Yes, I really did say that. Twelve-ish years ago, my then-boyfriend (but now-husband) and I were sitting in a booth at a popular restaurant in the college town where we lived. On a date. Discussing theology, which I clearly knew very little about but was enough of a nerd to enjoy discussing on a date.
I’d grown up evangelical and he a Lutheran, although he didn’t identify as a Lutheran any longer. We’d met one another at the evangelical church we were both attending, but it turned out he didn’t believe everything they taught. It was interesting, I’d grant him that, but I was positively certain that some of his ideas about faith were just remnants of his clearly faulty religious upbringing. Means of grace? More than a symbol? What did that even mean? Real Christians who loved Jesus and read the Bible weren’t all caught up in that superstitious sacrament nonsense. We were all about relationship–with Jesus and with one another. We studied the Bible and sang emotionally-charged praise music in our services, as opposed to reciting stuffy creeds and ancient liturgical responses. We identified as “Christians”, not as members of a particular denomination that practiced semi-closed communion.
Now my boyfriend was smart and cute and obviously loved God, so I could forgive him for being baptized as an infant and for continuing to believe that communion was more than just a symbol. But I made it very clear that I never wanted anything to do with all of that. I liked my faith just the way it was.
Until of course I started reading the Bible through his Lutheran-ish eyes, and certain passages jumped out at me that hadn’t before–and my mind began to change. Slowly. Five years into our marriage and we decided we ought to join a reformed church that did indeed include those stodgy creeds and mysterious sacramental beliefs. My husband was really happy, but it felt awkward to me at first. I didn’t know when I was supposed to sit or stand, I didn’t know when I was supposed to talk, I felt conspicuous going up to receive communion and it would be years still before I felt comfortable having my children baptized. But there were things I loved about it too, and what kept me going was that I believed–really believed–that it was far closer to the truth than my former roots-less, “we don’t need any sort of historical anchor” evangelicalism.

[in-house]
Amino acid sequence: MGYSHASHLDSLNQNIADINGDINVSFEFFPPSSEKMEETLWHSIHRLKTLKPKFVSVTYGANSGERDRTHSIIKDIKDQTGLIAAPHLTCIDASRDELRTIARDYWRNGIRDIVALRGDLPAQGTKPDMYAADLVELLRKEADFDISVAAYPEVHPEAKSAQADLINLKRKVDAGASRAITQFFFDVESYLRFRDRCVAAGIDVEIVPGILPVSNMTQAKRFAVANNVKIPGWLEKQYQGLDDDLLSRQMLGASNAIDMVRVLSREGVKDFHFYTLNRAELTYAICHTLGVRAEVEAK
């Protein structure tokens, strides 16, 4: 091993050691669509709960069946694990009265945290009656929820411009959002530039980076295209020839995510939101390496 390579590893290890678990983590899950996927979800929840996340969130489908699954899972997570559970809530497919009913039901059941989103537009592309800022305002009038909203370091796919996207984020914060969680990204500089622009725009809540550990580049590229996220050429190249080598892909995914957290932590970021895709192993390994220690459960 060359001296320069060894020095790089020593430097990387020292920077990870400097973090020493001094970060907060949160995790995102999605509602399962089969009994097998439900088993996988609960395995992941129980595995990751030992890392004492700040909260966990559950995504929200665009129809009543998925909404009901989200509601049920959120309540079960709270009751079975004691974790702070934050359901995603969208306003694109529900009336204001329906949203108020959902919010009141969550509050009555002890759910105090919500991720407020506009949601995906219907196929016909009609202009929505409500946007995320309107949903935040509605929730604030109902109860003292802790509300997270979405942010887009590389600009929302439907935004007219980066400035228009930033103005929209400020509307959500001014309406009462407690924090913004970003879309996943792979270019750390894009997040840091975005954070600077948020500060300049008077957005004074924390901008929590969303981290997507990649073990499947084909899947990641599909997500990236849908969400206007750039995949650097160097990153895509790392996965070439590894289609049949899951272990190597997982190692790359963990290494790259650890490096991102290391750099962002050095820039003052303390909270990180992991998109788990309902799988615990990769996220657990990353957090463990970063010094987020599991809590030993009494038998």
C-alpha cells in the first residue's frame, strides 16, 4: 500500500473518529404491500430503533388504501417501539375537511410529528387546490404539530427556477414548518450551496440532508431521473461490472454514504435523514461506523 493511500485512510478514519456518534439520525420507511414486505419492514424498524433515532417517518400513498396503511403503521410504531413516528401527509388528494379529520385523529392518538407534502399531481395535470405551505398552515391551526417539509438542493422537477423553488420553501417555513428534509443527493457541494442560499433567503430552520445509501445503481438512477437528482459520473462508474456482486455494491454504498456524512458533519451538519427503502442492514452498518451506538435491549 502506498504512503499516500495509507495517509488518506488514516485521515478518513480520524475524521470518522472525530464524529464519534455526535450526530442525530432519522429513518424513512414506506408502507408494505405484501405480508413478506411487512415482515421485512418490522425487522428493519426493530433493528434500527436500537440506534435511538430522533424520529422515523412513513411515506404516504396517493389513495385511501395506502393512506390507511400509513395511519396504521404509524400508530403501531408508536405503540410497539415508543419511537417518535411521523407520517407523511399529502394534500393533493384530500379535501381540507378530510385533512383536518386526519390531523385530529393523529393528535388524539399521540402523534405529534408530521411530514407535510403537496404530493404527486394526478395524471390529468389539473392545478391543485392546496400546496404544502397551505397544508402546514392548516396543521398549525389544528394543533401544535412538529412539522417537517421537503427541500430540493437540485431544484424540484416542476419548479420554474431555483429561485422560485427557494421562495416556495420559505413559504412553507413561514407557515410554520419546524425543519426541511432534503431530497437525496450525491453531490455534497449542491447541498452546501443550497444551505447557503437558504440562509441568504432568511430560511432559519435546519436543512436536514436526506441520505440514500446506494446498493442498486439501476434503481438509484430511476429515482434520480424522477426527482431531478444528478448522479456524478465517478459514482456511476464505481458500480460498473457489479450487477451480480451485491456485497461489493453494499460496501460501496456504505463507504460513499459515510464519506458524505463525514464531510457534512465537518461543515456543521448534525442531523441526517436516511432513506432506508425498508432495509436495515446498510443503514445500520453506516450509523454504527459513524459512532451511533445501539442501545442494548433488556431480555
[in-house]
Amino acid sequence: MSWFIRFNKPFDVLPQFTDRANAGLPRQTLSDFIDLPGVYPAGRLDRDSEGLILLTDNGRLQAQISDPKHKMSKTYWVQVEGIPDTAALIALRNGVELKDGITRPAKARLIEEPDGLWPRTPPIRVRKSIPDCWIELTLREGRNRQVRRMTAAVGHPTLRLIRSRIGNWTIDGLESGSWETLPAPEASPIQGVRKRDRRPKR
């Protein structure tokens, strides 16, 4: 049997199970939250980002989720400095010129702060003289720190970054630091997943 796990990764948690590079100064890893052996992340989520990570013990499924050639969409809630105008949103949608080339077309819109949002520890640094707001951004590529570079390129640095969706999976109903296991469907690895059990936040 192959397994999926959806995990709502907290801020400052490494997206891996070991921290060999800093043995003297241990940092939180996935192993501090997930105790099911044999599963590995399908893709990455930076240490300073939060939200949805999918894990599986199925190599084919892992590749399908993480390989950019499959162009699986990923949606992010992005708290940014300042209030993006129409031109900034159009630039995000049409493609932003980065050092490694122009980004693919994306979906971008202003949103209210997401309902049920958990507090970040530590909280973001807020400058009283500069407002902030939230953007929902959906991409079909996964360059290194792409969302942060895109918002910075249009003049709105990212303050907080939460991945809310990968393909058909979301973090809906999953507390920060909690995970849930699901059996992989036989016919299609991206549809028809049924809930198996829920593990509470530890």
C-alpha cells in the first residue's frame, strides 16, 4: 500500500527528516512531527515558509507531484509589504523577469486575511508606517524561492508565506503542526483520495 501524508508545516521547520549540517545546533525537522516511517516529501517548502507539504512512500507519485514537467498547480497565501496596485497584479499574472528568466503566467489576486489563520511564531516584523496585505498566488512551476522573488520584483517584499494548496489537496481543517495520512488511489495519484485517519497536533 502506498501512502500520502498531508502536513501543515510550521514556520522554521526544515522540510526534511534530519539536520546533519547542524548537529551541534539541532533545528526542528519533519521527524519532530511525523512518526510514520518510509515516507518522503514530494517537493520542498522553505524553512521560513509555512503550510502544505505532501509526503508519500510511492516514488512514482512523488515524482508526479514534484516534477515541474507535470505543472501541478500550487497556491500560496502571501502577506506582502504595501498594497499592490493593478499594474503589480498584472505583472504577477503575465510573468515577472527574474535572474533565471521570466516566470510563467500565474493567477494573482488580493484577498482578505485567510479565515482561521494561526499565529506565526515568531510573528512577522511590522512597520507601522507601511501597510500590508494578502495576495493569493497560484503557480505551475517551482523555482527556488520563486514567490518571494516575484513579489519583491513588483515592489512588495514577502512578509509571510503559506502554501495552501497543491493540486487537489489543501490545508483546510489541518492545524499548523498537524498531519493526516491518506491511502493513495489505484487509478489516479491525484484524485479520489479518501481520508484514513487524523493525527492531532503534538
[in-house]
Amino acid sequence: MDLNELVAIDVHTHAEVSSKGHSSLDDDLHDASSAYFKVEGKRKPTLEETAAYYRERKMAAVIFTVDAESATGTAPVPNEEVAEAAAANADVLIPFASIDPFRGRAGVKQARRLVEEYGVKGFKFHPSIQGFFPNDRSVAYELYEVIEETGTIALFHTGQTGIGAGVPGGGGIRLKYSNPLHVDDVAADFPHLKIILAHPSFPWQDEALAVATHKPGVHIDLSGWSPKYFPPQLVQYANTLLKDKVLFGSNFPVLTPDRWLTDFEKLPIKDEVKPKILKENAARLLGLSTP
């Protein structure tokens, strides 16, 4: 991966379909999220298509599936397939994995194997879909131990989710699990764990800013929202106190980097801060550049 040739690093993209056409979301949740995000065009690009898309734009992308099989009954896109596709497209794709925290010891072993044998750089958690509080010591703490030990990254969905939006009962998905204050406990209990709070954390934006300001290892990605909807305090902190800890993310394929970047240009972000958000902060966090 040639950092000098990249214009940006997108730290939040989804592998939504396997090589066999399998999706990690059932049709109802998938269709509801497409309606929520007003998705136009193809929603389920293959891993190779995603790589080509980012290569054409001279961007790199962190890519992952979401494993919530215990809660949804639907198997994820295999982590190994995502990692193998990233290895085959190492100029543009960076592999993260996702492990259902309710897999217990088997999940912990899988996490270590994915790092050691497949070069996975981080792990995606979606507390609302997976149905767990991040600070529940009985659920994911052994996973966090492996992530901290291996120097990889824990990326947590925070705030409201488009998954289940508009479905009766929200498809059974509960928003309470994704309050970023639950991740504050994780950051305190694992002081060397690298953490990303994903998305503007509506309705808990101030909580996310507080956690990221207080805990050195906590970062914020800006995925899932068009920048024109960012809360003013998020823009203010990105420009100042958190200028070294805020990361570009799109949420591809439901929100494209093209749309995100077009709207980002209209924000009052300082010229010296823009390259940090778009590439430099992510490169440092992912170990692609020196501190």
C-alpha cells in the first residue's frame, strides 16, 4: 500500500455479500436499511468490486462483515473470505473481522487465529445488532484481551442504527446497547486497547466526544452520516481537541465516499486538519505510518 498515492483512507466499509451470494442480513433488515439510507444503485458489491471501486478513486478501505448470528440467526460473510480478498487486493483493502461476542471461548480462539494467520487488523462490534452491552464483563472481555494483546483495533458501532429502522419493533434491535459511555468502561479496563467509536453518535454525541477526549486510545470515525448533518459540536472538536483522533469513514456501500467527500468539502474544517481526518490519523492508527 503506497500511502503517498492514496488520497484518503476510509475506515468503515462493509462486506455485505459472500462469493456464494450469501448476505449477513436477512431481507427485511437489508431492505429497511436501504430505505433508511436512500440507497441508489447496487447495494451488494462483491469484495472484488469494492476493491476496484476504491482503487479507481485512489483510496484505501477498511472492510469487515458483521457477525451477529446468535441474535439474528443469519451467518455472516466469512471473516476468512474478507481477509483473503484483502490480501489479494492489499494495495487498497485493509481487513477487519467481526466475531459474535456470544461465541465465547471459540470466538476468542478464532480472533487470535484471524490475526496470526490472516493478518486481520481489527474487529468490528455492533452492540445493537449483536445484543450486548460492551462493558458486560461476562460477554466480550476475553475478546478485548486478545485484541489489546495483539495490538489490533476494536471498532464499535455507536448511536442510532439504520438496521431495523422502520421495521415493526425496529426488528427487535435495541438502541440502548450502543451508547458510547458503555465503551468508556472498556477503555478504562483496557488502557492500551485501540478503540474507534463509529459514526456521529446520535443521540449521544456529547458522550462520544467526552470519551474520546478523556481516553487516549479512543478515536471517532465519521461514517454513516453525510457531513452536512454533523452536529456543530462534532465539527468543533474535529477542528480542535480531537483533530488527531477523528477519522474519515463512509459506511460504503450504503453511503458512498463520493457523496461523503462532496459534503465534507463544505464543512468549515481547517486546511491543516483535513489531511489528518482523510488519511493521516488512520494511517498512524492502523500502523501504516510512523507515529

Of course as time went on, I felt as if something was still “off”. While our particular church acknowledged certain historical tenets of the faith, it wasn’t necessarily consistent. And when I went hunting for information on the historical Christian position on contraception, I was stunned to discover that Protestants broke rank with Roman Catholics long ago–and not for any good reason. I discovered that Martin Luther looked a whole lot more like a modern Catholic than a modern Lutheran. I discovered the wisdom and beauty in Catholic teaching, and that this teaching has existed from the time of the apostles themselves. I discovered the saints, and read books like Mother Theresa’s Come Be My Light–one of my all-time favorites.